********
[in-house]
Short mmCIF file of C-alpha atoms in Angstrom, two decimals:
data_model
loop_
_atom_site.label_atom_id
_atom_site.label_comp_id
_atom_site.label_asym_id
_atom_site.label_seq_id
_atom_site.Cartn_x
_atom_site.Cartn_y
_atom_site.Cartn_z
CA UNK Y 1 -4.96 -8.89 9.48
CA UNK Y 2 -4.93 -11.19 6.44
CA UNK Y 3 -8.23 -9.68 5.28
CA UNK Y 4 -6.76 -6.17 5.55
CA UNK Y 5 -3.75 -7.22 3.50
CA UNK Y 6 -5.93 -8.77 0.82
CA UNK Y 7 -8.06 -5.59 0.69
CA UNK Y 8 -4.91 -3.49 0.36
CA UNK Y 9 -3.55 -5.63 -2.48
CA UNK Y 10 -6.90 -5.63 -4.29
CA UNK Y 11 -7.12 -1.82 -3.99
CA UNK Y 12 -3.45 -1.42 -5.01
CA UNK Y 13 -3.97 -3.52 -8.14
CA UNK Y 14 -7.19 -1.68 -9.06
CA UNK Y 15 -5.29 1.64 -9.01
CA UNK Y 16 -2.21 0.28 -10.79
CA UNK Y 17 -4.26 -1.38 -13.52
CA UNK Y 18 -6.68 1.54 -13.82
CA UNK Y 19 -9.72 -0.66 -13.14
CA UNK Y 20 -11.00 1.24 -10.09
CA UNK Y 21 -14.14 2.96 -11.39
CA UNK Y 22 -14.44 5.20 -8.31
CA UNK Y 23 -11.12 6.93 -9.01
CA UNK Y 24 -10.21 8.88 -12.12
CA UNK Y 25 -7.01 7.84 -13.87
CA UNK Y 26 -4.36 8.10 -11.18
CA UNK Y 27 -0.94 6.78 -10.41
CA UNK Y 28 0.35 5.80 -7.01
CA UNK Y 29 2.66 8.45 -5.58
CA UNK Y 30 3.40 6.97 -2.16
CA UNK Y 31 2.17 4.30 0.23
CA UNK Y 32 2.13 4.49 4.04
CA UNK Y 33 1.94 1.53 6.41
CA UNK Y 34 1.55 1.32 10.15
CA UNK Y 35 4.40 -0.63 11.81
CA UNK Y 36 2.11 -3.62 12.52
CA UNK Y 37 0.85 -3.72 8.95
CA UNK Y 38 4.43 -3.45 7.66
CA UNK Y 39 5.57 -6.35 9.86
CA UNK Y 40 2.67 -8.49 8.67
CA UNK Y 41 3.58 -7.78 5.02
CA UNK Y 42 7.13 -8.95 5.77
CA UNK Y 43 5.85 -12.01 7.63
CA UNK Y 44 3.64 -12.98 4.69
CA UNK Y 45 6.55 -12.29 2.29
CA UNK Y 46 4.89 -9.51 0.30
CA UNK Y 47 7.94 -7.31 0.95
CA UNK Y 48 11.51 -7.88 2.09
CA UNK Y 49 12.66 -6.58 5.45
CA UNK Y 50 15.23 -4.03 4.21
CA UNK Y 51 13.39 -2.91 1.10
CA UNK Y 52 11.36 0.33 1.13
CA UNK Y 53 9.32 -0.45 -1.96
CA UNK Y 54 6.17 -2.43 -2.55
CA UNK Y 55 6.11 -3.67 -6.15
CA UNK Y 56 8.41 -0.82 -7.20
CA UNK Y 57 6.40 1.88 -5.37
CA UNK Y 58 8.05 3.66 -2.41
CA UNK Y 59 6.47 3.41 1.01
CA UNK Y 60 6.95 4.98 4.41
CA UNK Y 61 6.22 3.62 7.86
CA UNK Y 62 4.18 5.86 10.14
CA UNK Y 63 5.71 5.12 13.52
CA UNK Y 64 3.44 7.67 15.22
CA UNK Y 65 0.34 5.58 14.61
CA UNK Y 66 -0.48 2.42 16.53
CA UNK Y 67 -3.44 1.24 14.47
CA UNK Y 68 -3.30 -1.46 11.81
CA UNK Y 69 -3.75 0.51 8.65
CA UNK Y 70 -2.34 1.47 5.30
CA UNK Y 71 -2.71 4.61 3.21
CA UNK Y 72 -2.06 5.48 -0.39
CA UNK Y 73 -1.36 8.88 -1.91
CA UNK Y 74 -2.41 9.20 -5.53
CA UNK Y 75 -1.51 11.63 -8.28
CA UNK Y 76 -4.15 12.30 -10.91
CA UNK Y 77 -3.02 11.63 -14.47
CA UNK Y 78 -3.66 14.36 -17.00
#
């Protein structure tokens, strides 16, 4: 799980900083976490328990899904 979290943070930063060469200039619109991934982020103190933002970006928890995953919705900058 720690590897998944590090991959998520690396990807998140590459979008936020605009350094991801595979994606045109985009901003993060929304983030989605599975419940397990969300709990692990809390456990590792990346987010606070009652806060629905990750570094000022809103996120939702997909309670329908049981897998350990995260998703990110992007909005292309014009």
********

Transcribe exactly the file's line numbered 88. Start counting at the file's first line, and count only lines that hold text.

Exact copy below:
CA UNK Y 77 -3.02 11.63 -14.47